Editorial: Need to learn lessons

Srinagar: There are hardly any instances when one can see a constitutional head of the state offering advice to the government that too-on a public platform. The state’s constitutional head is by all means to follow the advice of the council of ministers and abide by the governments view and support their decisions.

But when governor N N Vohra got an opportunity to remind the present government to perk up its performance, the governor left no stone unturned to tell the government that all is not well in the state.

Though the occasion was organised to mark the second death anniversary of former J&K chief minister Mufti Muhammad Sayeed, where the governor had to deliver a speech, he minced no words in telling the Chief Minister to perk up the performance on the governance front and address the developmental issues expeditiously.

Vohra said that he has to call the Chief Minister every now and then to sound her on expeditious implementation of key developmental projects and other issues concerning the state.

The governors diatribe must not have gone well with the ruling dispensation, but the issues he flagged have raised several important questions about the state’s development and the seriousness of the government to take the state to the next level on issues like governance, employment and development.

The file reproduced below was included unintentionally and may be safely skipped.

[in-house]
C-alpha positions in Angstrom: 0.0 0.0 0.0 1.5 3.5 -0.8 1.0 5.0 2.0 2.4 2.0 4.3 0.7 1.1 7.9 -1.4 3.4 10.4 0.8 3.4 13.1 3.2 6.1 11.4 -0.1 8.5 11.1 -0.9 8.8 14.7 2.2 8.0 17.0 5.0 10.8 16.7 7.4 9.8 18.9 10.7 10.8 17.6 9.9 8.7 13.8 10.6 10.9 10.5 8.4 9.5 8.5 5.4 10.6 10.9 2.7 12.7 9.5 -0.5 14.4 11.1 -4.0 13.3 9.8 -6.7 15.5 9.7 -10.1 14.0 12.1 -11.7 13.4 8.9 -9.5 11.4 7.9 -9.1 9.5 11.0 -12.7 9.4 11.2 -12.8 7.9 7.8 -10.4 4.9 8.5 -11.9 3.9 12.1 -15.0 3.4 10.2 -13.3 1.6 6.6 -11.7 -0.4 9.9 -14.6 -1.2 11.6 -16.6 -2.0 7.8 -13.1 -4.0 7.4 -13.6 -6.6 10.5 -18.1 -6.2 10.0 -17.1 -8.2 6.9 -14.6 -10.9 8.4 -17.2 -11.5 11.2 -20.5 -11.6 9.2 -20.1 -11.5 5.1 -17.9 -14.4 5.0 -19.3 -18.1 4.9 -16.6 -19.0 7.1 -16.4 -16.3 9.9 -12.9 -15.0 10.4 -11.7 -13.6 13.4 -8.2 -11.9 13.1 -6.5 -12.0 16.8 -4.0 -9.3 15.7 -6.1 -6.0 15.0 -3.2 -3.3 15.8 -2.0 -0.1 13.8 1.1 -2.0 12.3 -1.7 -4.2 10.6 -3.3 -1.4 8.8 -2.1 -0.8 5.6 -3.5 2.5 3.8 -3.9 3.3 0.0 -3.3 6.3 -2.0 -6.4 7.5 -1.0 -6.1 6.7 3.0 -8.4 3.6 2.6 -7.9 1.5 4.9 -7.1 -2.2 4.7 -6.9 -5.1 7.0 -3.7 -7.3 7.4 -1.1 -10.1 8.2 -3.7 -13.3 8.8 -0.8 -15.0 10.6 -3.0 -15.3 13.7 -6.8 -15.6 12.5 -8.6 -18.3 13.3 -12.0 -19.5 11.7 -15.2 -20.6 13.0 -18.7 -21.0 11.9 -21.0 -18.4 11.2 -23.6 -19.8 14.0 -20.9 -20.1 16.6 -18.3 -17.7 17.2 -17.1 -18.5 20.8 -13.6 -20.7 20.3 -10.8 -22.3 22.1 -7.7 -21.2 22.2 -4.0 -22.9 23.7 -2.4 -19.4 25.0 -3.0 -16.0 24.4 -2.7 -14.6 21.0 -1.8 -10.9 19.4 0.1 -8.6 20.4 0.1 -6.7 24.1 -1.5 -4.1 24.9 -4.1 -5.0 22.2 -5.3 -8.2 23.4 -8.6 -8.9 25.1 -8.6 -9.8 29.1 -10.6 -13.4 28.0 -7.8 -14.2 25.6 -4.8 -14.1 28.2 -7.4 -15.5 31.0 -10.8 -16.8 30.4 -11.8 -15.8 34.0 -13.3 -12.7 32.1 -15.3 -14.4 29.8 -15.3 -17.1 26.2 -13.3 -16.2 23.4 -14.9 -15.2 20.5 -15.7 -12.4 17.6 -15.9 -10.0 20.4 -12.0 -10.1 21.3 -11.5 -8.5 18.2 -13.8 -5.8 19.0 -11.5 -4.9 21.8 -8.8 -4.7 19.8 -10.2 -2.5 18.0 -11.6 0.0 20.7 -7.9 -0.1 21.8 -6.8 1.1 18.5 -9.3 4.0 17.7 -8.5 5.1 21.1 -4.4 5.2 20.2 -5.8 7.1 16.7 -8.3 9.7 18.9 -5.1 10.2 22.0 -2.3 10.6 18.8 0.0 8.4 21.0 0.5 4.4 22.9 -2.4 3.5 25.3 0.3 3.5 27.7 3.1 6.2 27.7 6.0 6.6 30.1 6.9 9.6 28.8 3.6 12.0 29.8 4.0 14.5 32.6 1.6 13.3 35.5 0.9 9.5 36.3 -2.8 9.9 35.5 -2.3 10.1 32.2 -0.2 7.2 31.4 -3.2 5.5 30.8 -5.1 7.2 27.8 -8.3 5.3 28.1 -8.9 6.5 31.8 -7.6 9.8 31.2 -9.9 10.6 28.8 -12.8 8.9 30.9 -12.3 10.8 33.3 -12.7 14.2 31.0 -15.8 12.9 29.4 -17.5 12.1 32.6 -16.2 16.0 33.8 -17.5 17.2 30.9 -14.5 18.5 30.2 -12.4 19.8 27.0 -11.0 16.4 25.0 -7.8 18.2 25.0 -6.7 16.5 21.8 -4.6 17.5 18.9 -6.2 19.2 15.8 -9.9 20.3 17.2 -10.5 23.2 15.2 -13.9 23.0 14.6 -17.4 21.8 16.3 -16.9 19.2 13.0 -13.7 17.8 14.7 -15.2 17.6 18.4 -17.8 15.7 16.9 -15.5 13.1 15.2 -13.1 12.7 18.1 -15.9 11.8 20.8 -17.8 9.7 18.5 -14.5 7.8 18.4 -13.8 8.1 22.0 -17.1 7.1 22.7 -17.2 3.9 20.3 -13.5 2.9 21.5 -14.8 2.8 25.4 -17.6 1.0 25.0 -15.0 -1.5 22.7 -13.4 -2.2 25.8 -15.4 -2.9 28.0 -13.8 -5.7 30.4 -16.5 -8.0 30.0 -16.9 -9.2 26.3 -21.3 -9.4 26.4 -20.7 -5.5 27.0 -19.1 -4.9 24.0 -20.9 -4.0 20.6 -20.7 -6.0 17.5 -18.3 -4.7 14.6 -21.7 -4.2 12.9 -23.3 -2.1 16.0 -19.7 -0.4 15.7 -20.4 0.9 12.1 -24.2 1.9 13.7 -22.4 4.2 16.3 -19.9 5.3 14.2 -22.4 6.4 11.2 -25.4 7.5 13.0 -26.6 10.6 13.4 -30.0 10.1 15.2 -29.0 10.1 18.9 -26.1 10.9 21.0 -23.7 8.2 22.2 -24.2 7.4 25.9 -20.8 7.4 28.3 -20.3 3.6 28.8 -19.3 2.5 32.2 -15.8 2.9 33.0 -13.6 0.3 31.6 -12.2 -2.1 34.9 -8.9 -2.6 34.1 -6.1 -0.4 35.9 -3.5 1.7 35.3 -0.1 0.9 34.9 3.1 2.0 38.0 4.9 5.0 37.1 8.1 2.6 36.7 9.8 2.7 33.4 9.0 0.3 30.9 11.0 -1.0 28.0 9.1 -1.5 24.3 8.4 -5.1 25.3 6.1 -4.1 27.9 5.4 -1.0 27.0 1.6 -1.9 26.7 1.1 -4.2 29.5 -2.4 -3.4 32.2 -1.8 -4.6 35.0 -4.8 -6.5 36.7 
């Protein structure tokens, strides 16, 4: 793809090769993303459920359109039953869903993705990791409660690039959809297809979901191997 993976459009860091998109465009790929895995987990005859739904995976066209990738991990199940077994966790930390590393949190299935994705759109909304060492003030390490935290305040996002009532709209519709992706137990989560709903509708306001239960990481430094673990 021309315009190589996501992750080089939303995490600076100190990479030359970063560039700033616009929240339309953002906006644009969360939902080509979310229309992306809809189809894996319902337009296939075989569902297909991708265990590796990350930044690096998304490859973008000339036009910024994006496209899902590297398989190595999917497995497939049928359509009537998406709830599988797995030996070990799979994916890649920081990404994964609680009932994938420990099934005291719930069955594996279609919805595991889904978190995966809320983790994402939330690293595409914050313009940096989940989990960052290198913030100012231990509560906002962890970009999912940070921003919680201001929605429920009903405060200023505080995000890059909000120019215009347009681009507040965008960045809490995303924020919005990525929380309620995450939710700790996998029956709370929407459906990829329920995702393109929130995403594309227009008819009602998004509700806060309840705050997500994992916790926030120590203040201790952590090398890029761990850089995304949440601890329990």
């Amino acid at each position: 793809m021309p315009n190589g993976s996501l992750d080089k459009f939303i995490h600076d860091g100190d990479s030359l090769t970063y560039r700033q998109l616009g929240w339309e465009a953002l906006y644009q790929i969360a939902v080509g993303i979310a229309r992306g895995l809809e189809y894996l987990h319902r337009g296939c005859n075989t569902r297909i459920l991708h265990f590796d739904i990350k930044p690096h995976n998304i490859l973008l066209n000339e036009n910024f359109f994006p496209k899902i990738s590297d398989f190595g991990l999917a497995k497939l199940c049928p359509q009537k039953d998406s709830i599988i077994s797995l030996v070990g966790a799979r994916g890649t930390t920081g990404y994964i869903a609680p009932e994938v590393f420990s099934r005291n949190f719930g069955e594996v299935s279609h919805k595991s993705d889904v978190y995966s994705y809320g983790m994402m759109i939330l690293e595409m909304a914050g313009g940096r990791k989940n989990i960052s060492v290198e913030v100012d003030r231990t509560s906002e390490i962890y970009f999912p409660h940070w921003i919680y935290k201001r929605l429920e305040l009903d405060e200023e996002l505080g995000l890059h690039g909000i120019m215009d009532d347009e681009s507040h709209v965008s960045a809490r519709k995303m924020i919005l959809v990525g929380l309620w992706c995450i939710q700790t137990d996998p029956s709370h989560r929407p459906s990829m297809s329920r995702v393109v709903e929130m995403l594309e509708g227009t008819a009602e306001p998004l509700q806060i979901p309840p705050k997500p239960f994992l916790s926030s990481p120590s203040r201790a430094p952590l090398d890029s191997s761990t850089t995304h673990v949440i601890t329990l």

What the governor meant by criticizing the government openly is that he too has felt that the yearning for advancing public good is missing and a sustained and uncommon eagerness to closely follow up on the implementation of development works by those in power, is lacking.

Vohra’s reminder that all governments need to work dutifully, in a transparent and accountable manner and achieve their goals in an equitable and inclusive manner, signaled that the administrative machinery is not proving effective to ameliorate the disadvantaged sections of the society.

Our state is presently faced with many issues and the way the opposition is trying to remind the government of its promises is also a grim reminder that some seriousness is needed immediately to come over the administrative inertia that has gripped the state.

The government should immediately identify key areas and try its best to focus on those very areas. The prime focus should be the involvement of the youth who have been witnessing frequent disruptions not only in the academic calendar but other activities also.

These grey areas need to be tackled at an earliest so that the career of the youth is not put at stake.

The state has also suffered on varied counts because of domestic and external factors which have been detrimental to its progress and development. The government needs to firmly resolve to negate these factors and work collectively towards achieving set targets.

The government needs to understand that the problems of the state are its own making and the problems are worsening as the state is failing to protect the interests of its citizens. Though a reminder by the Governor may have been a bit bitter, but in the long run it is in the interest of the state.


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